Part III: Long type questions and answers 1. a) What is the benefit of providing Economiser for a boiler?

b) Calculate the fuel oil savings by providing an Economiser for a boiler. The performance data of the boiler are given as below:
o o o o

Average quantity of steam generated : 5 T/h Average flue gas temperature : 315 oC (without economiser) Average steam generation / kg of fuel oil : 14 kg Feed water inlet temperature : 110oC

o o o o o

Fuel oil supply rate : 314 kg/h Flue gas quantity : 17.4 kg/kg of fuel Gross calorific value of fuel : 10,000 kCal/kg Rise in feed water temperature by providing economizer: 26 C Annual operating hours : 8600

a. By providing Economiser the exit flue gas losses can be reduced and hence the boiler efficiency can be increased. b.

Quantity of flue gases : 314 x 17.4 = 5463.6 kg/h Quantity of heat available in flue gas : 5463.6 x0.23 x(315-200) : 144512 kCal/h

Rise in the feed water temperature : 26 oC. Heat required for pre-heating the : 5000 x 1 x 26 = 130000 kCal/h feed water
o o o

Saving in terms of furnace oil : 130000/10000 = 13 kg/h Annual operating hours : 8600

Annual savings of fuel oil : 8600 x 13 = 111800 kg Evaluate the option of boiler replacement for the following boiler with a 2. new boiler of 84% efficiency. The cost of new boiler is Rs 30.00 lakh Data of present boiler:

Average steam generation from the boiler: 5000 kg/h Fuel used: furnace oil Enthalpy gained by the steam in boiler: 600 kcal/kg of steam Cost of furnace oil: Rs 15000 per ton (Rs. 15 per kg) Gross calorific value of the fuel: 10000 kcal/kg Annual operating hours of the boiler: 6000 h Boiler efficiency: 80%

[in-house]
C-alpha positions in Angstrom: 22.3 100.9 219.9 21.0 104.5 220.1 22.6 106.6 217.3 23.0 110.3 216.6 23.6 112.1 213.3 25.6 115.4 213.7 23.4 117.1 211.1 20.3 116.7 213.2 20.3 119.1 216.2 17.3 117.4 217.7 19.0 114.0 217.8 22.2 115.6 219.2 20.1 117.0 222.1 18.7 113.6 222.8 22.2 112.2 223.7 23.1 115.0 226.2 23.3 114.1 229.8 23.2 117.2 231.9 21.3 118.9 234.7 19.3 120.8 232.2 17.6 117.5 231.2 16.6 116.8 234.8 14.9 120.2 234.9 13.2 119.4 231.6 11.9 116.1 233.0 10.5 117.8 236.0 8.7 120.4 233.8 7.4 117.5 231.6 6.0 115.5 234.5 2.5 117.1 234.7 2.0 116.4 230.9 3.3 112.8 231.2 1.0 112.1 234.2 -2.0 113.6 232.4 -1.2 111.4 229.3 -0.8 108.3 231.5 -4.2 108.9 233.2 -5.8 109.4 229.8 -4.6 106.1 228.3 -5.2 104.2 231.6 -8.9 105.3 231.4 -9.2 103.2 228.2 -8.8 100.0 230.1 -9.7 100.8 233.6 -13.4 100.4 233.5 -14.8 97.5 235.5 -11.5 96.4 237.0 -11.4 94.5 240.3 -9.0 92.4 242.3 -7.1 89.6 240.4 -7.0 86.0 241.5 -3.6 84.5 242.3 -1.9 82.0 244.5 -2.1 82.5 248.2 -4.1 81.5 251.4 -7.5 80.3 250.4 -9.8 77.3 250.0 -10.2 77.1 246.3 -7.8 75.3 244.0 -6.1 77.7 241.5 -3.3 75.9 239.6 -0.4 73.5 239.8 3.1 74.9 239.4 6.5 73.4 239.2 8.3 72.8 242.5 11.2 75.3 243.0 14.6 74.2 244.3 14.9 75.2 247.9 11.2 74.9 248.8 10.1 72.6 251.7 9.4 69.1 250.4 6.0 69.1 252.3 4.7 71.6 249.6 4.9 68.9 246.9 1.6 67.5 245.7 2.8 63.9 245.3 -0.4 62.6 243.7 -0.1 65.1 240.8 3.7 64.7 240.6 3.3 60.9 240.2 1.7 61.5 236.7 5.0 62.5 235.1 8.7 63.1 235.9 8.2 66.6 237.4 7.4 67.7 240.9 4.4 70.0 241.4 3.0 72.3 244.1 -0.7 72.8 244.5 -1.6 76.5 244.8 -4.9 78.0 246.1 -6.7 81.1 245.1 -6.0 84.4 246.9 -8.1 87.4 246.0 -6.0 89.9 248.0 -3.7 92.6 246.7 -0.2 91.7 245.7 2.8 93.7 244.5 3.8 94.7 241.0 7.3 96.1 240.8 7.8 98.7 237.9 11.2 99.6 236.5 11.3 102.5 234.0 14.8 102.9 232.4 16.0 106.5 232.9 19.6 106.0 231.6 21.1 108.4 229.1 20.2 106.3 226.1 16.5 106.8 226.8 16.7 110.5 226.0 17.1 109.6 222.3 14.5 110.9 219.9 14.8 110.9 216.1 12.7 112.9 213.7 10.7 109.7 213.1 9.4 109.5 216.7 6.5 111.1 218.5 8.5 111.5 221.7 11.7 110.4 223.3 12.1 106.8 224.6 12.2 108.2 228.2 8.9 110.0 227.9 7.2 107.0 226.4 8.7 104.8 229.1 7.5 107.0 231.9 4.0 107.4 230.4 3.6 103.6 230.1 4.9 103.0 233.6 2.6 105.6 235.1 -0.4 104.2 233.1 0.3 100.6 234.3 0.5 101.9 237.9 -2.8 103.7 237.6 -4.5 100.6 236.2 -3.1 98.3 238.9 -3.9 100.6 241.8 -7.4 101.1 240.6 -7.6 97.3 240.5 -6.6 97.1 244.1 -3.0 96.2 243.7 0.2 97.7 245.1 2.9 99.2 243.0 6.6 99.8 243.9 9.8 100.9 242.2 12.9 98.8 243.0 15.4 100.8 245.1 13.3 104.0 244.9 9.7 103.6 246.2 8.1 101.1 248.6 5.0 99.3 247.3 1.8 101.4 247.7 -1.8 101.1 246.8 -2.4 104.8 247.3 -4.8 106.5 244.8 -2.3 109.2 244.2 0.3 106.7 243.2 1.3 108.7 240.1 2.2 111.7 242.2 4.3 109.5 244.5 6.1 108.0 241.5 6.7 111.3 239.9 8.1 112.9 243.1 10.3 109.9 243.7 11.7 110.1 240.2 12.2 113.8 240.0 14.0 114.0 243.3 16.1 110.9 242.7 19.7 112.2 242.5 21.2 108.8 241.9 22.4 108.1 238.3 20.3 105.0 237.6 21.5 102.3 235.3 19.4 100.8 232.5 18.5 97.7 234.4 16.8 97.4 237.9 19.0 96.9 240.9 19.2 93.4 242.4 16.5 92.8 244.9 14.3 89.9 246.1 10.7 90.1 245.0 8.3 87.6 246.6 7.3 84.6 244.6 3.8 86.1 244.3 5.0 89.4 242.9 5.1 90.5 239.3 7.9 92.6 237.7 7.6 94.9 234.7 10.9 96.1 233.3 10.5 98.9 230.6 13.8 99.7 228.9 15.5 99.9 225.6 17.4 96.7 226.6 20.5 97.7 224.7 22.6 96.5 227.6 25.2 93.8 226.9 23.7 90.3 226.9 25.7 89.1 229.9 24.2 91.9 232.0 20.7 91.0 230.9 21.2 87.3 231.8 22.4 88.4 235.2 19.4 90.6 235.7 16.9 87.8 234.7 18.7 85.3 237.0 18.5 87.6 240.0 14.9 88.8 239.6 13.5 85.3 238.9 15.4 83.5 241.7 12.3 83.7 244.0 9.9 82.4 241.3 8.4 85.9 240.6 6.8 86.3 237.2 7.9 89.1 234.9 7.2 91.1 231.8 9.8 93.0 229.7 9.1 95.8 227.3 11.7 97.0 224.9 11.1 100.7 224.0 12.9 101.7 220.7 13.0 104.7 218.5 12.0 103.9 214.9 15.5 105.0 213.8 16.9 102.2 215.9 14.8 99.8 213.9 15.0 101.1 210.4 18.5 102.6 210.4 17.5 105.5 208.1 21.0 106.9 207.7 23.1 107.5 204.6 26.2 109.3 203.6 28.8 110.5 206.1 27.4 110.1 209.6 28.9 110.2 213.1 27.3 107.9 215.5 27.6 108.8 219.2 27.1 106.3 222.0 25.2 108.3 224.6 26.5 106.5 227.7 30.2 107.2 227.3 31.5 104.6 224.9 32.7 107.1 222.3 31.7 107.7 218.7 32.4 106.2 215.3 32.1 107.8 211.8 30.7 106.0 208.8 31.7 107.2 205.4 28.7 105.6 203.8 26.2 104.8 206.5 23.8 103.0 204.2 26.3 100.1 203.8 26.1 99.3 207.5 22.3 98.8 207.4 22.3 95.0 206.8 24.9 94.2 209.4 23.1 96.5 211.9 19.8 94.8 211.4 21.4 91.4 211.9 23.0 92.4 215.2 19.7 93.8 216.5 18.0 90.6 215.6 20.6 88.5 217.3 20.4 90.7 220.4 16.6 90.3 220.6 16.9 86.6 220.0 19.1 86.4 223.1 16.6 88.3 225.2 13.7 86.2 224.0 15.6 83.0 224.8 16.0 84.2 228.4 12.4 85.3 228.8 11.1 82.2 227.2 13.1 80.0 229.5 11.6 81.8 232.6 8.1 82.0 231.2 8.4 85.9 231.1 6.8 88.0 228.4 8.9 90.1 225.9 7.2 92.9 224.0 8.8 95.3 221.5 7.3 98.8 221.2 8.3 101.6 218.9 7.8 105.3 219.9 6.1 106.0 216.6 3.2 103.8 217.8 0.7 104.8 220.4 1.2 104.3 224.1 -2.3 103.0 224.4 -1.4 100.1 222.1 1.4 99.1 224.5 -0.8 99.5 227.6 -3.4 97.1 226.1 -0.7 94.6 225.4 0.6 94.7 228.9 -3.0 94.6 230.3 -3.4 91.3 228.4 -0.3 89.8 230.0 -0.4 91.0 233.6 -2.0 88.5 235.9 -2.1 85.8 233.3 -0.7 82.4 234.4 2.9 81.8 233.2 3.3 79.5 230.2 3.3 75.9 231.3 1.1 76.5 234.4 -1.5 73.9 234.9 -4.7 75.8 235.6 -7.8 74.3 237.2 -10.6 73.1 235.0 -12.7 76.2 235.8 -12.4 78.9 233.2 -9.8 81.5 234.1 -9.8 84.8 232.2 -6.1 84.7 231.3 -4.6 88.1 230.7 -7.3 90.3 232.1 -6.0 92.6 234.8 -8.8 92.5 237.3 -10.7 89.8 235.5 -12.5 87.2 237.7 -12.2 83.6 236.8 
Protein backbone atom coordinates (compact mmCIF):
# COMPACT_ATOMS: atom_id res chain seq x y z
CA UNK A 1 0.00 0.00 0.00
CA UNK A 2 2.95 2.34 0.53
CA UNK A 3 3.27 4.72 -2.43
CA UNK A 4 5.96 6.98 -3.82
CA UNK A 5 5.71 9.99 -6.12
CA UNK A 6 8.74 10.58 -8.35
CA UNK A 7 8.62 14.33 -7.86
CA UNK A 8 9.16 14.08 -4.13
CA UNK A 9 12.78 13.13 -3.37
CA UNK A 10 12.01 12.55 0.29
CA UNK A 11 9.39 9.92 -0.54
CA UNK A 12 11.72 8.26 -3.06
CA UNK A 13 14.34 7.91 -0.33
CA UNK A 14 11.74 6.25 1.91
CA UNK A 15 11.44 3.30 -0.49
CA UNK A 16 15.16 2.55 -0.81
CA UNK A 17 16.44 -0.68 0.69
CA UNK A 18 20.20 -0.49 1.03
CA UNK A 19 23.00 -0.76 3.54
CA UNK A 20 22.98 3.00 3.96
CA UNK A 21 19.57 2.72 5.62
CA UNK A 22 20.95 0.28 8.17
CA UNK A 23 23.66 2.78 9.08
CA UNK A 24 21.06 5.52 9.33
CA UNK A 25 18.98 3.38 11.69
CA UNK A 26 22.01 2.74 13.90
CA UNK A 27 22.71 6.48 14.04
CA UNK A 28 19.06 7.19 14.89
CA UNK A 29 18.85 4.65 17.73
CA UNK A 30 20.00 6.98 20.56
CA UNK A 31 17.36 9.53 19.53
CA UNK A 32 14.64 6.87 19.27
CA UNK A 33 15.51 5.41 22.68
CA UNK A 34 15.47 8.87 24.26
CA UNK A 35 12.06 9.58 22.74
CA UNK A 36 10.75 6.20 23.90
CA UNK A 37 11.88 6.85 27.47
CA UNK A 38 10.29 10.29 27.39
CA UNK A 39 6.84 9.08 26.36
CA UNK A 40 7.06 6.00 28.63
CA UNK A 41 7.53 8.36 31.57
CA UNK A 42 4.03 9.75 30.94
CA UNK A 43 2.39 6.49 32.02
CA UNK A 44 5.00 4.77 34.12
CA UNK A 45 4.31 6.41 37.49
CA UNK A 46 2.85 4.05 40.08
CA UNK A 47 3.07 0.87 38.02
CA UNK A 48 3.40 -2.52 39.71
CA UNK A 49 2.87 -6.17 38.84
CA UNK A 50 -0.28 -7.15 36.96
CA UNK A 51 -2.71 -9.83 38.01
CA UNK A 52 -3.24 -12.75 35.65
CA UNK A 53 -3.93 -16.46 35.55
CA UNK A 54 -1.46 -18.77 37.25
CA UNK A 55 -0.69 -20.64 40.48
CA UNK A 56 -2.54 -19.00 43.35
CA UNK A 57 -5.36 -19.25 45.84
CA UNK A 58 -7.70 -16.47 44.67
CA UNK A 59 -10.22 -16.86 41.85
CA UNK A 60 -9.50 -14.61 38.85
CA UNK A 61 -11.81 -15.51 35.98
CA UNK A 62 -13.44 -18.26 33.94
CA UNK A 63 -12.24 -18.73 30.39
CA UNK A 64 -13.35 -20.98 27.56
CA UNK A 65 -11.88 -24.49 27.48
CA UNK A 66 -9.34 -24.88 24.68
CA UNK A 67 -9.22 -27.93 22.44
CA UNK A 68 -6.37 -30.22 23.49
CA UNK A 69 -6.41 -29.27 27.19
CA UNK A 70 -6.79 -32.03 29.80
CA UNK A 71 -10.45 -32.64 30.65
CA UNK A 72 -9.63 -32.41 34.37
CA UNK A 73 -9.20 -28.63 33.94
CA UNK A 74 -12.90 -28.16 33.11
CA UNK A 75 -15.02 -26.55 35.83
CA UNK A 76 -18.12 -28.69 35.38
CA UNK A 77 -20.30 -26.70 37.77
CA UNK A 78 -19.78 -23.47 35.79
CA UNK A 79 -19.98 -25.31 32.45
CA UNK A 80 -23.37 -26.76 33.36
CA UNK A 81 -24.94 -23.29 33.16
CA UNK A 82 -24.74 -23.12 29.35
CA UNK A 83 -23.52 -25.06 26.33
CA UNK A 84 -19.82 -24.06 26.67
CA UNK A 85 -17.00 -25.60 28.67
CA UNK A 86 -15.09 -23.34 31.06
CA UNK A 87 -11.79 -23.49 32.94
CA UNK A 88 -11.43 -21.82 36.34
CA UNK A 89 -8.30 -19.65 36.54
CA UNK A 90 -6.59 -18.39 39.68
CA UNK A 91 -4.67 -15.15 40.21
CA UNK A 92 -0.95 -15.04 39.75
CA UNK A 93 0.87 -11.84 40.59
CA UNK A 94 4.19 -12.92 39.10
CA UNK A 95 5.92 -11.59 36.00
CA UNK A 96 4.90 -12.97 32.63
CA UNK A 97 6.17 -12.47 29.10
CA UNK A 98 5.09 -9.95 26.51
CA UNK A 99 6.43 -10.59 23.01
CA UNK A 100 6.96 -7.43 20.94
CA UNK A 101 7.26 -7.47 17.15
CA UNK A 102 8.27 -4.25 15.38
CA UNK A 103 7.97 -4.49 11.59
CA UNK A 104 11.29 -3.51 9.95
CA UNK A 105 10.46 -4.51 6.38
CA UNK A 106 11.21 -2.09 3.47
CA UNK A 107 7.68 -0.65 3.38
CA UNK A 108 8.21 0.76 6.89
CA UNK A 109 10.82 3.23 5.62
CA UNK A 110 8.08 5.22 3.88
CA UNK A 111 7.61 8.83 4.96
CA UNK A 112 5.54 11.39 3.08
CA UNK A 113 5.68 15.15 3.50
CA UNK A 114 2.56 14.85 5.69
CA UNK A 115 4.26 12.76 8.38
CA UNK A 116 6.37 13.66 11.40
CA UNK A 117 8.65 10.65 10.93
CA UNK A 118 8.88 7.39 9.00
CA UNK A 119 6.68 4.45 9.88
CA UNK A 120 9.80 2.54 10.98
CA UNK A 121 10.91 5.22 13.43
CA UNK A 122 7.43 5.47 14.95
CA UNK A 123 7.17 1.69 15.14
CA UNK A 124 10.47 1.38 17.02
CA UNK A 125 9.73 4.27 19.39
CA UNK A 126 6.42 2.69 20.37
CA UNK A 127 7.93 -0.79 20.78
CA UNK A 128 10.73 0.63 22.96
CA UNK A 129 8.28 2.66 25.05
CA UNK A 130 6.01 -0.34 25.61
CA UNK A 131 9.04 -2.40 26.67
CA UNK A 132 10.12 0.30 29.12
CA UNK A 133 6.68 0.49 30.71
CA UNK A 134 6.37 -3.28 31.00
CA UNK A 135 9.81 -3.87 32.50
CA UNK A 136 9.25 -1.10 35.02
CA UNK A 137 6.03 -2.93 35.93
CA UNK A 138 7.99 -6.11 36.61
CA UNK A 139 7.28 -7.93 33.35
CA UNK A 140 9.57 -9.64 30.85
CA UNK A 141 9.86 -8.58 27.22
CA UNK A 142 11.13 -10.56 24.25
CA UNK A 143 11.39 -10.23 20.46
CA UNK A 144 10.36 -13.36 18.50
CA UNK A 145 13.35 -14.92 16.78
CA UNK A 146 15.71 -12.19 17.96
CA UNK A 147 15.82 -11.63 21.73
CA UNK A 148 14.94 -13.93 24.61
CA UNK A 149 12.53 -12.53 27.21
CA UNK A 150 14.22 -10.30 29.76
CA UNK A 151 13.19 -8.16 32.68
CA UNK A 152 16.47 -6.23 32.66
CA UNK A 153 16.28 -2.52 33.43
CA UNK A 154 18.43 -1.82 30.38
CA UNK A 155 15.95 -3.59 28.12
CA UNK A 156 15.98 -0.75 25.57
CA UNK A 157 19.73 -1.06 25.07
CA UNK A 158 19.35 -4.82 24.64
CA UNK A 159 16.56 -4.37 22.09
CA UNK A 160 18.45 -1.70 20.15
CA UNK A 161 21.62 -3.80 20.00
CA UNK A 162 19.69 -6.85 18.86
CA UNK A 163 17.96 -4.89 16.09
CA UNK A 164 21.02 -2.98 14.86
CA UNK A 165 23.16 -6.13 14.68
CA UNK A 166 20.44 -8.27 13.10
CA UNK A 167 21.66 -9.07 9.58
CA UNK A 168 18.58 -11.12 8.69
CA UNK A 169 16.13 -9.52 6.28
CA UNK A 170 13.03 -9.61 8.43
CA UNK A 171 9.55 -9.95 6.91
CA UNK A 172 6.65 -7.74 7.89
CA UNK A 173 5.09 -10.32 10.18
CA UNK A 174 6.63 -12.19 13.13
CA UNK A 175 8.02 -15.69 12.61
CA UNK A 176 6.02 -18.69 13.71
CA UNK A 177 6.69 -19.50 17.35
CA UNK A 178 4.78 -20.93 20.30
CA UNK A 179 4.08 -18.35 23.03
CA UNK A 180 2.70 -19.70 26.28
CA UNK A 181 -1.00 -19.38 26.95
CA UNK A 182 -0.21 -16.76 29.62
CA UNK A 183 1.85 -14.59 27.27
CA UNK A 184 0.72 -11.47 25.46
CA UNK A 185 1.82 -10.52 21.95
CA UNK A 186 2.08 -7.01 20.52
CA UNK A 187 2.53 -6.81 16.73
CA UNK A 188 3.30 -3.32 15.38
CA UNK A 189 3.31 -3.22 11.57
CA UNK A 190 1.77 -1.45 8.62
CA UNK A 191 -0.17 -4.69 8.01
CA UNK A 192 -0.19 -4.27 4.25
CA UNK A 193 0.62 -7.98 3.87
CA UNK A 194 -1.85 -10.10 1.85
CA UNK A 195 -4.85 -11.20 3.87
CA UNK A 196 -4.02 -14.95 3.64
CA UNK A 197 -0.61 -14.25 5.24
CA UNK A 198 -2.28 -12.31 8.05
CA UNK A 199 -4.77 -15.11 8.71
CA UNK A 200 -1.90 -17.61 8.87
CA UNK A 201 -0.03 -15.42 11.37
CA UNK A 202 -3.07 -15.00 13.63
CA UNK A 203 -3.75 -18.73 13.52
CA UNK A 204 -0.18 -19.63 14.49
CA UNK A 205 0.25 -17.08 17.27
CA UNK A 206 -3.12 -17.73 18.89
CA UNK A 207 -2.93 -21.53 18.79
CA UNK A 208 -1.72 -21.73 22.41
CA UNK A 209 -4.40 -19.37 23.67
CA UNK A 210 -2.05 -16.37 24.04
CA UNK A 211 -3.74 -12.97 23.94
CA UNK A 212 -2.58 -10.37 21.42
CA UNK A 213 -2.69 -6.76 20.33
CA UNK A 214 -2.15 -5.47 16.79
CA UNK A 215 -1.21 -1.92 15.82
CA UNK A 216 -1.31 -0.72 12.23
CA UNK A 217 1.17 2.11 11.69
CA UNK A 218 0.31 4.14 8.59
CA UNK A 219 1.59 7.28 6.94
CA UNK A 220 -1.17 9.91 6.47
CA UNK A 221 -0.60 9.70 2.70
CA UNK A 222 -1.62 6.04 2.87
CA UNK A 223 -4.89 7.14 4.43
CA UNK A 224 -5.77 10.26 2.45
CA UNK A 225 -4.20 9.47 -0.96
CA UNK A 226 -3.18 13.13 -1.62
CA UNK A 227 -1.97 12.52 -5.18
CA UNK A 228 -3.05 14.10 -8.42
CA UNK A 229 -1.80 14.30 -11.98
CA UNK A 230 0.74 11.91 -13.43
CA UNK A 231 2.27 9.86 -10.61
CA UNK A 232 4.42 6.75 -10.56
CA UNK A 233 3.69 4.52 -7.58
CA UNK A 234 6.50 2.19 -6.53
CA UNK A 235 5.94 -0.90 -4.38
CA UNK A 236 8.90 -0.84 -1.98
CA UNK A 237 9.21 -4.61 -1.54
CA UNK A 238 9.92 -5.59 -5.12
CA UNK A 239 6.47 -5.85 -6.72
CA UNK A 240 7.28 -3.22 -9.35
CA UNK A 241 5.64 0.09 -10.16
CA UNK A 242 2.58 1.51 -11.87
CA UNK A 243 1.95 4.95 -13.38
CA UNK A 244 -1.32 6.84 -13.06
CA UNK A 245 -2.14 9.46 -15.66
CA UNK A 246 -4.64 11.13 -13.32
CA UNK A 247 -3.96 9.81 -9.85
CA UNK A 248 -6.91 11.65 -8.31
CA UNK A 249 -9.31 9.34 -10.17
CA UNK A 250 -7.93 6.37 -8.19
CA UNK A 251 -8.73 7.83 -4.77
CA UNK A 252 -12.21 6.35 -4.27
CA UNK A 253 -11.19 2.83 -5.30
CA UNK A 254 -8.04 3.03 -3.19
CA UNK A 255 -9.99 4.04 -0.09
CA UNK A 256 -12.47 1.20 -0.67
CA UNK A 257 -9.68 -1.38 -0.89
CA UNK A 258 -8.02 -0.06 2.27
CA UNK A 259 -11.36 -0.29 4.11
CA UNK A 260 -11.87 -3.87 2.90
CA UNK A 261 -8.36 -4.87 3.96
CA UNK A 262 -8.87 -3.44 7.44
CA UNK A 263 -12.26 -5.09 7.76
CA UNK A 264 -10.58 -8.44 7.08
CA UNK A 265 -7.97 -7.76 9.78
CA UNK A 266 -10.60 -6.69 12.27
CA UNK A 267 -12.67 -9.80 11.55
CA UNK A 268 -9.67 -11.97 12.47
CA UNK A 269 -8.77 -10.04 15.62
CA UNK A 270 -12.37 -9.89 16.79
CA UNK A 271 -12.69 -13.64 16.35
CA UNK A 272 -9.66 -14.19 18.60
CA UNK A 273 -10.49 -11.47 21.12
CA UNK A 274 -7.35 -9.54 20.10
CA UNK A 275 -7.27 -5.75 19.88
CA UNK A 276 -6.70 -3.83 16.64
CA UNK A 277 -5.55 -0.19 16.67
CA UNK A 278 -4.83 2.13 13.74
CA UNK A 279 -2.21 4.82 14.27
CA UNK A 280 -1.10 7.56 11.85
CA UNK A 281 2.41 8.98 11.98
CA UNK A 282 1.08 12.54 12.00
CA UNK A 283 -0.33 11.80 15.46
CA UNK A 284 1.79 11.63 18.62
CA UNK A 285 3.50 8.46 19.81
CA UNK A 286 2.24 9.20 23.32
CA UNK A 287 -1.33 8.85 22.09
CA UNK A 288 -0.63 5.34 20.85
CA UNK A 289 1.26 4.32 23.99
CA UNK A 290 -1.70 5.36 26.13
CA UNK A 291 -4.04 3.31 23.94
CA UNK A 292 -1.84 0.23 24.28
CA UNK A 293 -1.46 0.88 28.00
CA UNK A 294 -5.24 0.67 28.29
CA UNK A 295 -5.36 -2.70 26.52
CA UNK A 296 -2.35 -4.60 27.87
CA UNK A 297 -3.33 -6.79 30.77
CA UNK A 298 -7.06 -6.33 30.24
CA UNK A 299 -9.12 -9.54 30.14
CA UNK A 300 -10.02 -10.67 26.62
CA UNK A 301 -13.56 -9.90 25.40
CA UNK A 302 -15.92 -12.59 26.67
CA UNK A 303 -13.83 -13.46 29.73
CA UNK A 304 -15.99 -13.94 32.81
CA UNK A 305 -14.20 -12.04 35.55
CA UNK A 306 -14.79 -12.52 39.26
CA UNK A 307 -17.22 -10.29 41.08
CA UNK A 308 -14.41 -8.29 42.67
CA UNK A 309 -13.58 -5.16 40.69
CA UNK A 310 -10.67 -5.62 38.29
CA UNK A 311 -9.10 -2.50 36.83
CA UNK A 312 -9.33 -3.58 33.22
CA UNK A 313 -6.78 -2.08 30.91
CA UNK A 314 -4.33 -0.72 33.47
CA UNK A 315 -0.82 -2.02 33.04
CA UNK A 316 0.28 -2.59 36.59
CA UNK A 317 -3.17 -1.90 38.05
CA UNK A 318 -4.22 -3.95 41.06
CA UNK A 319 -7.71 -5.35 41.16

The boiler replacement option can be evaluated by considering the following

Evaporation rate, kg of steam per kg of fuel Cost of steam, Rs. Per kg Annual Cost of steam

Evaporation ratio (kg of steam per kg of fuel) is given by: = Cost of steam (Rs. Per kg of steam) is given by: = Annual cost of steam, Rs. lakh = Parameter Boiler efficiency Steam generation, kg/h Gain in steam enthalpy, kcal/kg Evaporation rate, kg of steam per kg of fuel Cost of steam, Rs. Per kg Annual cost of steam, Rs. lakh Present boiler 75 5000 600 12.5 1.2 360 Proposed boiler 84 5000 600 14 1.071 321.0

Annual cost savings by replacing the boiler = Rs. (360-321) lakh

= Rs. 39 lakh Investment for the new boiler = Rs. 30 lakh Simple pay period = (Investment /Annual savings) = (30/39) = 0.72 years = 9.2 months Describe chain grate and spreader stoker type boiler. 3. Chain-Grate or Travelling-Grate Stoker Boiler Coal is fed onto one end of a moving steel grate. As grate moves along the length of the furnace, the coal burns before dropping off at the end as ash. Some degree of skill is required, particularly when setting up the grate, air dampers and baffles, to ensure clean combustion leaving the minimum of unburnt carbon in the ash. The coal-feed hopper runs along the entire coal-feed end of the furnace. A coal grate is used to control the rate at which coal is fed into the furnace by controlling the thickness of the fuel bed. Coal must be uniform in size as large lumps will not burn out completely by the time they reach the end of the grate Spreader Stoker Boiler Spreader stokers utilize a combination of suspension burning and grate burning. The coal is continually fed into the furnace above a burning bed of coal. The coal fines are burned in suspension; the larger particles fall to the grate, where they are burned in a thin, fast-burning coal bed. This method of firing provides good flexibility to meet load fluctuations, since ignition is almost instantaneous when firing rate is increased. Hence, the spreader stoker is favoured over other types of stokers in many industrial applications.